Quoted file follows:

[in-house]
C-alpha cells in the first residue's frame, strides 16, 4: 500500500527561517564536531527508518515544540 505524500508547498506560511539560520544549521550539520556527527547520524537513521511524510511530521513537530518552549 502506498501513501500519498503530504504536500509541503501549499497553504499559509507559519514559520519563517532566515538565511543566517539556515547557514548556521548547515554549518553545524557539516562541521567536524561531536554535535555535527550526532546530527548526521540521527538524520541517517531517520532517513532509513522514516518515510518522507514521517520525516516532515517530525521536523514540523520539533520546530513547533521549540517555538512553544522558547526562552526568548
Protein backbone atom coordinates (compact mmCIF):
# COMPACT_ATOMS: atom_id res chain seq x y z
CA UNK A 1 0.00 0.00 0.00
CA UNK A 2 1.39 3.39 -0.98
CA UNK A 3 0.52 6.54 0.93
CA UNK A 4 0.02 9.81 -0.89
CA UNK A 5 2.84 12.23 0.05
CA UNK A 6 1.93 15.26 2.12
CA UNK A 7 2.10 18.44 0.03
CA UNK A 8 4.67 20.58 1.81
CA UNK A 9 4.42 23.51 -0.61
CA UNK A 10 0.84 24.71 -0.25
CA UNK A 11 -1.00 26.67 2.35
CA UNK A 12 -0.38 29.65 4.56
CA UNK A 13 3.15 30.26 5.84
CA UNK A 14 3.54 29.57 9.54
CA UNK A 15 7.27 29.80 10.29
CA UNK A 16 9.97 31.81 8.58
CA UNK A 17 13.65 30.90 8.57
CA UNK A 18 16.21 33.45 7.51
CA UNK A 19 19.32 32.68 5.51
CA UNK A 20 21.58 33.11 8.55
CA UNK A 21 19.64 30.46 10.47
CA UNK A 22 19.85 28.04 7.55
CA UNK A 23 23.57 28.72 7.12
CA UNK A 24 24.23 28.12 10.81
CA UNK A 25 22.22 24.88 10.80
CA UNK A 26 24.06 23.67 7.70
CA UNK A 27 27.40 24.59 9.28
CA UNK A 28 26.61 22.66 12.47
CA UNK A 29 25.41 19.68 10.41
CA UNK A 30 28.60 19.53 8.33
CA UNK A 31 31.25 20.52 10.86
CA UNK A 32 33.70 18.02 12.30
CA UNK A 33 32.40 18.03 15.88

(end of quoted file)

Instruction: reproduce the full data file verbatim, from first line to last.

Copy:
[in-house]
C-alpha cells in the first residue's frame, strides 16, 4: 500500500527561517564536531527508518515544540 505524500508547498506560511539560520544549521550539520556527527547520524537513521511524510511530521513537530518552549 502506498501513501500519498503530504504536500509541503501549499497553504499559509507559519514559520519563517532566515538565511543566517539556515547557514548556521548547515554549518553545524557539516562541521567536524561531536554535535555535527550526532546530527548526521540521527538524520541517517531517520532517513532509513522514516518515510518522507514521517520525516516532515517530525521536523514540523520539533520546530513547533521549540517555538512553544522558547526562552526568548
Protein backbone atom coordinates (compact mmCIF):
# COMPACT_ATOMS: atom_id res chain seq x y z
CA UNK A 1 0.00 0.00 0.00
CA UNK A 2 1.39 3.39 -0.98
CA UNK A 3 0.52 6.54 0.93
CA UNK A 4 0.02 9.81 -0.89
CA UNK A 5 2.84 12.23 0.05
CA UNK A 6 1.93 15.26 2.12
CA UNK A 7 2.10 18.44 0.03
CA UNK A 8 4.67 20.58 1.81
CA UNK A 9 4.42 23.51 -0.61
CA UNK A 10 0.84 24.71 -0.25
CA UNK A 11 -1.00 26.67 2.35
CA UNK A 12 -0.38 29.65 4.56
CA UNK A 13 3.15 30.26 5.84
CA UNK A 14 3.54 29.57 9.54
CA UNK A 15 7.27 29.80 10.29
CA UNK A 16 9.97 31.81 8.58
CA UNK A 17 13.65 30.90 8.57
CA UNK A 18 16.21 33.45 7.51
CA UNK A 19 19.32 32.68 5.51
CA UNK A 20 21.58 33.11 8.55
CA UNK A 21 19.64 30.46 10.47
CA UNK A 22 19.85 28.04 7.55
CA UNK A 23 23.57 28.72 7.12
CA UNK A 24 24.23 28.12 10.81
CA UNK A 25 22.22 24.88 10.80
CA UNK A 26 24.06 23.67 7.70
CA UNK A 27 27.40 24.59 9.28
CA UNK A 28 26.61 22.66 12.47
CA UNK A 29 25.41 19.68 10.41
CA UNK A 30 28.60 19.53 8.33
CA UNK A 31 31.25 20.52 10.86
CA UNK A 32 33.70 18.02 12.30
CA UNK A 33 32.40 18.03 15.88